Not Alone

By Dr. Scott M. Shemwell

Volume 6 Number 7—April 18, 2017

Recently, we had breakfast at a well know chain of very good casual meals—one of our favorites. Image our luck when the line was short and we were seated quickly. Better than average and we were very pleased.

Not so fast. No one came by to take our order or even offer water, etc.

Nearby, we could easily see several the wait staff seemingly in either a “crew” meeting or chatting amongst themselves. It was not clear. None the less, they were not engaged with revenue producing customers.

Eventually one young man (employee in the organization’s uniform) walked by and we asked him if he knew who would be waiting on our table. “I don’t know” and he said abruptly and walked off! No attempt to “let me see if I can find her/him.”

Eventually our waitress emerged and our breakfast (total bill less than $25) was quite good—as usual. However, the night before in a very different restaurant we had ‘enjoyed’ the same lack of service.

The day of this writing, I read a blog by a supposed knowledgeable (well-known who will not be outed herein) management consultant that the issue United Airlines had self-inflicted on themselves removing the 69-year-old physician from an airplane recently was a result of their focus on Operational Excellence—Google it and you will find the article. The fact that a flight attendant needed to meet her flight was more important than revenue generating passengers, in retrospective seems ill advised.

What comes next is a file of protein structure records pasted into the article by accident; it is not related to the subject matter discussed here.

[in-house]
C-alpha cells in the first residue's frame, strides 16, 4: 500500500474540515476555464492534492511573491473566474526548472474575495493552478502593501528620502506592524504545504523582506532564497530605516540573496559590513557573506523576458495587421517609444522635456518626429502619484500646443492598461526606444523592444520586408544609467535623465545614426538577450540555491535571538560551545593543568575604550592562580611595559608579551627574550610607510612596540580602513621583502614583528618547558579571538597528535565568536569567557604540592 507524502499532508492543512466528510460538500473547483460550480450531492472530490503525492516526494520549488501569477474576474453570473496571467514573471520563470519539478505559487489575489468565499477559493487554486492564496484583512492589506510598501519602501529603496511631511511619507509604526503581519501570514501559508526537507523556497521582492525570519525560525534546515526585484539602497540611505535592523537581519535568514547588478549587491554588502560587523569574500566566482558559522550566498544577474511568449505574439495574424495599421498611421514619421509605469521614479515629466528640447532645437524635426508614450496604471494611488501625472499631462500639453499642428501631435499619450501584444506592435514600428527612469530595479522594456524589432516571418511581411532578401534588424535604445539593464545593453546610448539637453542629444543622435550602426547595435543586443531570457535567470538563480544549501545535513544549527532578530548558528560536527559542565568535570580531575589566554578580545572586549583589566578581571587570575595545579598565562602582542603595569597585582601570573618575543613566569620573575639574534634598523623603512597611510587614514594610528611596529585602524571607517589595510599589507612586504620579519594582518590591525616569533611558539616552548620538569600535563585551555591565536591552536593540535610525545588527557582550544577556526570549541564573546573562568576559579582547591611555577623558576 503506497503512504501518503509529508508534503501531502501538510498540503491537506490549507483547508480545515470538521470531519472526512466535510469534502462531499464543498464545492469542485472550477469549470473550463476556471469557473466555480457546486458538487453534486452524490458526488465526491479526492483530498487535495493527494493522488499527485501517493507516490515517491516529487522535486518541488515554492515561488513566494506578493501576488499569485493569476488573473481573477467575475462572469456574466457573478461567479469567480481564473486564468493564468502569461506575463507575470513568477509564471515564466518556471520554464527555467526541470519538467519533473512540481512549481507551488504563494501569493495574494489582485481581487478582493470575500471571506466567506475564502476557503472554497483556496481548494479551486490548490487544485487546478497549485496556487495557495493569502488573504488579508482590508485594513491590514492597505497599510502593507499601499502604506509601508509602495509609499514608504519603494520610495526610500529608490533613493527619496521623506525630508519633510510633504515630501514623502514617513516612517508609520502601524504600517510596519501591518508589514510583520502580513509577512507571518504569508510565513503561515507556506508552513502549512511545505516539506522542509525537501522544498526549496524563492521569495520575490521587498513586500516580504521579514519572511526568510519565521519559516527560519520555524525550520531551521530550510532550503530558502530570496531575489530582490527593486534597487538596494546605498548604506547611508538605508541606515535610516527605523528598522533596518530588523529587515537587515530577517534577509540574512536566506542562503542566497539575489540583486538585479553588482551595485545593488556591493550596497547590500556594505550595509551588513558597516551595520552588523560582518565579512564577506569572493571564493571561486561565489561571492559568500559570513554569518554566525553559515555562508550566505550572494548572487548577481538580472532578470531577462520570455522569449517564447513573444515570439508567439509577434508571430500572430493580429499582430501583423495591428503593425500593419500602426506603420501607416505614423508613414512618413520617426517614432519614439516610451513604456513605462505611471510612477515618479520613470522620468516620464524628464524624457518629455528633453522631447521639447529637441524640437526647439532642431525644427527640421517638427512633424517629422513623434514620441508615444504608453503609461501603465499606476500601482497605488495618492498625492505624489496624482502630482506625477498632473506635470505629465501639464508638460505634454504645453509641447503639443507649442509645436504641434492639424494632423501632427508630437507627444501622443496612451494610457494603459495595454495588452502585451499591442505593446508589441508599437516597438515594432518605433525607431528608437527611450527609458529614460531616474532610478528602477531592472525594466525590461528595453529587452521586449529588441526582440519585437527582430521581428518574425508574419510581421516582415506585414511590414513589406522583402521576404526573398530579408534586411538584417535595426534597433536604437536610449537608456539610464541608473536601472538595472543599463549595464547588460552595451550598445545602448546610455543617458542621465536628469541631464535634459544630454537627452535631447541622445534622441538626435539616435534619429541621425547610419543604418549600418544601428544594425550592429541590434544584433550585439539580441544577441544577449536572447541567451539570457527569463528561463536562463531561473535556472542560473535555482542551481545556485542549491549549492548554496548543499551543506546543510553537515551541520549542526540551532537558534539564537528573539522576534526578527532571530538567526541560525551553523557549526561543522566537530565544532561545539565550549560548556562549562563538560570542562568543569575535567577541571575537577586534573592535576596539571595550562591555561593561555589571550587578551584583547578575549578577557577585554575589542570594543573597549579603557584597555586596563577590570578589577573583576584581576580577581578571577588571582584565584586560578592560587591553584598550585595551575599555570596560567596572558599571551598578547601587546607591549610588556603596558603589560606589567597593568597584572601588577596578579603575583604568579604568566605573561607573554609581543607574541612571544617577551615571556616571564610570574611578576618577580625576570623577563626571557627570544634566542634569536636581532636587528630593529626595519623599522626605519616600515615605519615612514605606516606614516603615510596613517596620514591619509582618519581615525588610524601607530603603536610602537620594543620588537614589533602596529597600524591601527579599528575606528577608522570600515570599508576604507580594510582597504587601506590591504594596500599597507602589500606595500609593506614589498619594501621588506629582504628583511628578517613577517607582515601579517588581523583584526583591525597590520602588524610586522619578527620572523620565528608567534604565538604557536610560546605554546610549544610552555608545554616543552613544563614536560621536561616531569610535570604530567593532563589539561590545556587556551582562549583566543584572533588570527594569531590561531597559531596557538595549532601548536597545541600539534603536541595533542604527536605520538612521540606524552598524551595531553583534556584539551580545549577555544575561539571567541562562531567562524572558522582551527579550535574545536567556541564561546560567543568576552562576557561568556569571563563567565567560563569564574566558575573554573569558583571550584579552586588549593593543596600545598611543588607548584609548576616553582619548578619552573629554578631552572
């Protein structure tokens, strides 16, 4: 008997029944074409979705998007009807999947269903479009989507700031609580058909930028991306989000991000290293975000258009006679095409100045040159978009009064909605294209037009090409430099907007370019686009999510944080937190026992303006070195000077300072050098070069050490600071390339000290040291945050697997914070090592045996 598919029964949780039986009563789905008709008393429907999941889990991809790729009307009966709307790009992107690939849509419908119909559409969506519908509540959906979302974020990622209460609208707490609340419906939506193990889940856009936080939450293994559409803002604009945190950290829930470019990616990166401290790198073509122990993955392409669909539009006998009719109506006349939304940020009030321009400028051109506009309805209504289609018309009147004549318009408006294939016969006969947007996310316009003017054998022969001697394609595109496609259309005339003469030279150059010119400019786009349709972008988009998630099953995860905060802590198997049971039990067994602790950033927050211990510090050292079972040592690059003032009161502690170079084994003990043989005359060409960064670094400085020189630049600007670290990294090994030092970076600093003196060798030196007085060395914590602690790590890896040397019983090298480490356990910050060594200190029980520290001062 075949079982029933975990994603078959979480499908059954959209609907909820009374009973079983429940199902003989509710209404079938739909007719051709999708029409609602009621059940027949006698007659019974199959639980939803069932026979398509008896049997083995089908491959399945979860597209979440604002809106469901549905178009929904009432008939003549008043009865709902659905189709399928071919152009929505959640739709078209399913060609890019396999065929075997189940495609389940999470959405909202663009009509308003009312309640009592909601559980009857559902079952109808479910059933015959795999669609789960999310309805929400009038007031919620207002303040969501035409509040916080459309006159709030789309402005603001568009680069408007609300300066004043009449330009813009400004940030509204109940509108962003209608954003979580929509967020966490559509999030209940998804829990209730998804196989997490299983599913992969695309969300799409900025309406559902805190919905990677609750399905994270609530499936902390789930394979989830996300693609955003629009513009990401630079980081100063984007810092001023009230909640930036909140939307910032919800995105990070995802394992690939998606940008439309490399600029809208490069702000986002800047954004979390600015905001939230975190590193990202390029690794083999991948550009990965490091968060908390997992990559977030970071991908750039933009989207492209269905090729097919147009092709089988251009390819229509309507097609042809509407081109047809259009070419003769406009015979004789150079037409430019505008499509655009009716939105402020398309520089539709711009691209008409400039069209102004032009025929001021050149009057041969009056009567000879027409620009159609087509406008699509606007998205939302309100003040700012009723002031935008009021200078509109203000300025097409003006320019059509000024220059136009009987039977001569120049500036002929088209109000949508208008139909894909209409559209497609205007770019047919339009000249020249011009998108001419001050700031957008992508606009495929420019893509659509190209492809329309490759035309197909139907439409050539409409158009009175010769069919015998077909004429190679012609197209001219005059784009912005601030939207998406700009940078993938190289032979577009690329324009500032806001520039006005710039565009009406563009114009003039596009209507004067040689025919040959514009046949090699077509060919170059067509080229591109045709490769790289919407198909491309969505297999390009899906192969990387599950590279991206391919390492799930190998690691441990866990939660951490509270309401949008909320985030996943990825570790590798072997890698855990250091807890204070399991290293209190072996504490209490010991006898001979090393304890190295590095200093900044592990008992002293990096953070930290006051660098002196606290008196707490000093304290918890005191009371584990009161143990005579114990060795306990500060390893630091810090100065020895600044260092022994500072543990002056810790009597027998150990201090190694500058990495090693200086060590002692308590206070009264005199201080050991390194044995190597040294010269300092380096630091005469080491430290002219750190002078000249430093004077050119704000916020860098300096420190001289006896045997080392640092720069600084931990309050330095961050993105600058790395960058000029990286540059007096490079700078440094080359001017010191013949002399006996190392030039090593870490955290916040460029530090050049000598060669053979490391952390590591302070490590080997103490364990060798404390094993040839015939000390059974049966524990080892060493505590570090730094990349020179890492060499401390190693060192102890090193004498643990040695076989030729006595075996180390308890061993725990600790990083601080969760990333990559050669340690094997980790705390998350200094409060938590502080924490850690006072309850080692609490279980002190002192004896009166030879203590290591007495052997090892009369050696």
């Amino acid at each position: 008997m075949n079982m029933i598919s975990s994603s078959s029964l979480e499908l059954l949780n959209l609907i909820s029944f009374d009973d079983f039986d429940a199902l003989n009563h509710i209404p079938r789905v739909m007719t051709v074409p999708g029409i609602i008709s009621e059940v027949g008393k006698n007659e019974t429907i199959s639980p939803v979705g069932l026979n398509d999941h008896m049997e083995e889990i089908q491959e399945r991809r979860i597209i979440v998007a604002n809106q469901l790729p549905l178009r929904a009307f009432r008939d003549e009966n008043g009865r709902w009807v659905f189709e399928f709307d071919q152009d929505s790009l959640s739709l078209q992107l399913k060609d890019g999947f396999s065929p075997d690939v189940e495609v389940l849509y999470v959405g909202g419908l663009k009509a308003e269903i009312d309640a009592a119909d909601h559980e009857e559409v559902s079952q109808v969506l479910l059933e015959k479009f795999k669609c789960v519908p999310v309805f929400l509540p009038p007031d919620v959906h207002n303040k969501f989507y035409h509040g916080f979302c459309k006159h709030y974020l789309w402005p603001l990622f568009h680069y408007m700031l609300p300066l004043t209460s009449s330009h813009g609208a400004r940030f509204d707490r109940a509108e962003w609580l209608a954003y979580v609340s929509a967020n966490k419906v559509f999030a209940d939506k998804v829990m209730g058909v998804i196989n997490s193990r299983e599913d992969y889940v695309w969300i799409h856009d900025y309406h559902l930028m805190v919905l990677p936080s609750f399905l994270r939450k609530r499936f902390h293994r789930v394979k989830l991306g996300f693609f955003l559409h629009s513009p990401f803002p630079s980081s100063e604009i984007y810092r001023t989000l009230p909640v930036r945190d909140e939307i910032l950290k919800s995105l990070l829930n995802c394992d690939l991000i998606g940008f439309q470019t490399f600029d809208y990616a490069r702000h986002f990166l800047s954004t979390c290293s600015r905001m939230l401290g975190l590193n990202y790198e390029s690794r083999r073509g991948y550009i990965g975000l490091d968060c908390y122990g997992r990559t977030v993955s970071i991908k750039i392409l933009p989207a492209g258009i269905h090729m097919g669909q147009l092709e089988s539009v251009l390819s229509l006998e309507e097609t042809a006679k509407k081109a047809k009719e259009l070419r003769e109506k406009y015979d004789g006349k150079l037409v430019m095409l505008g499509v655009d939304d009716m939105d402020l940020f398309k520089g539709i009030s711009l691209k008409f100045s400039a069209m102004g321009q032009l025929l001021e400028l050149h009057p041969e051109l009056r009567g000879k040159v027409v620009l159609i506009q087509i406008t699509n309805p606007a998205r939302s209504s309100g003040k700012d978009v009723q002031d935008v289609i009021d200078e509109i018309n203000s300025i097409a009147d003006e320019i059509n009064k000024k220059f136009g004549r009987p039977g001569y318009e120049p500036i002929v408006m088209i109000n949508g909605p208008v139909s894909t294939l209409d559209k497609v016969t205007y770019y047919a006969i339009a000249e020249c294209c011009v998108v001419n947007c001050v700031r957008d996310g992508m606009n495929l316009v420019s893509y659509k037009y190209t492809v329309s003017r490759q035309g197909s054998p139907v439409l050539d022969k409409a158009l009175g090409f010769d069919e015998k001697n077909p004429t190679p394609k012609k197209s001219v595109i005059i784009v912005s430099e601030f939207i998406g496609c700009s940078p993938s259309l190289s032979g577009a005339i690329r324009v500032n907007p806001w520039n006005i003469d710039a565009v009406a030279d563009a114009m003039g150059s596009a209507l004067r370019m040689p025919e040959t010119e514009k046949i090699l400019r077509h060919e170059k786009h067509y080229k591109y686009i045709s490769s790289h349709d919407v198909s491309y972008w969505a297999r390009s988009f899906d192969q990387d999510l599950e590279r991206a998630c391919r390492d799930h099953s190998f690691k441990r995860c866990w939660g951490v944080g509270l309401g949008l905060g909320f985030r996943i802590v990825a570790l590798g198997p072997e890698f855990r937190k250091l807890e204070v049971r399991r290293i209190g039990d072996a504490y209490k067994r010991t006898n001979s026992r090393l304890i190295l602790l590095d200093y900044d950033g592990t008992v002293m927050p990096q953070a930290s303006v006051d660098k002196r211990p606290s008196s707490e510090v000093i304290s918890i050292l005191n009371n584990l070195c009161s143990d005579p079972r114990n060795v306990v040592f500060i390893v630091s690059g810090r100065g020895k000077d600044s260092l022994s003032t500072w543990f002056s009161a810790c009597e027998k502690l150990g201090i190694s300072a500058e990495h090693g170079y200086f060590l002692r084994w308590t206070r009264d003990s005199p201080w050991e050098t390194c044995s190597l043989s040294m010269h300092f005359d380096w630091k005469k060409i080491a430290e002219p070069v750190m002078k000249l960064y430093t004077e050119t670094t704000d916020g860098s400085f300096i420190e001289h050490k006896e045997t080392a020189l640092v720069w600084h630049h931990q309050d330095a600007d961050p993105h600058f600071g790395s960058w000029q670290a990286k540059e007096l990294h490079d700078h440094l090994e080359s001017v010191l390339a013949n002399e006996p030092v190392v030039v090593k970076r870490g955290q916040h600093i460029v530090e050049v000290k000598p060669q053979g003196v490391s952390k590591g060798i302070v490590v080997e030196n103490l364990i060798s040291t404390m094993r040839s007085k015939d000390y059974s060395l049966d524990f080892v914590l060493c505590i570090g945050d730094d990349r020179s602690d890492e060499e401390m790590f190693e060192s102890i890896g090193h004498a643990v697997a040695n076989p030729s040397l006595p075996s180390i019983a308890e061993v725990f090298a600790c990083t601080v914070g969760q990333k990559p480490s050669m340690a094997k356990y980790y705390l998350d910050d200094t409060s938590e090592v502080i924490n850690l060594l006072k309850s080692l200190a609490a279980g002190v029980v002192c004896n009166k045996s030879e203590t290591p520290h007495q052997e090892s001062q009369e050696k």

Such a business model is always misguided. Operations involves customers! Whether making an airplane to carry (revenue producing) passengers or serving breakfast in a diner. Without the paying customer, there is no viable business model.

It is likely that the airline sector and one carrier in particular have had an “ah ha” moment when it comes to dealing with the one of millions who pay several hundred dollars each in fares. Consultants are fond of saying that firms need “good customers” the so call premium who generate the most profitable business.

If this is true, why even take the others whose marginal profit is low but who increase yield and utilization rates. Could the said airline have been more profitable if it only boarded first class passengers and employees? In the case of United Express Flight 3411 on April 9, 2017 the answer was most likely yes.[i]

However, this would lead to a smaller airline and lower executive bonuses. Will bonuses at this airline be lower this year—probably not.

Will its equity price recover? Probably, but if this is a pattern for disregard for revenue producing customers, expect the potential demise of the firm.

Too strong? Remember MCI, Enron, a host of oil companies and Digital Equipment Company (once the second largest computer firm in the world that completely “blew off the PC”) and the list goes on. Despite the recent mergers and greater economies of scale in the airline sector, we have learned that there is no such thing as “too big to fail.”

Successful Operational Excellence models hold the customer as central to their existence. A well-functioning business with no customers for its products is interesting at best—another Case Study about the absurd.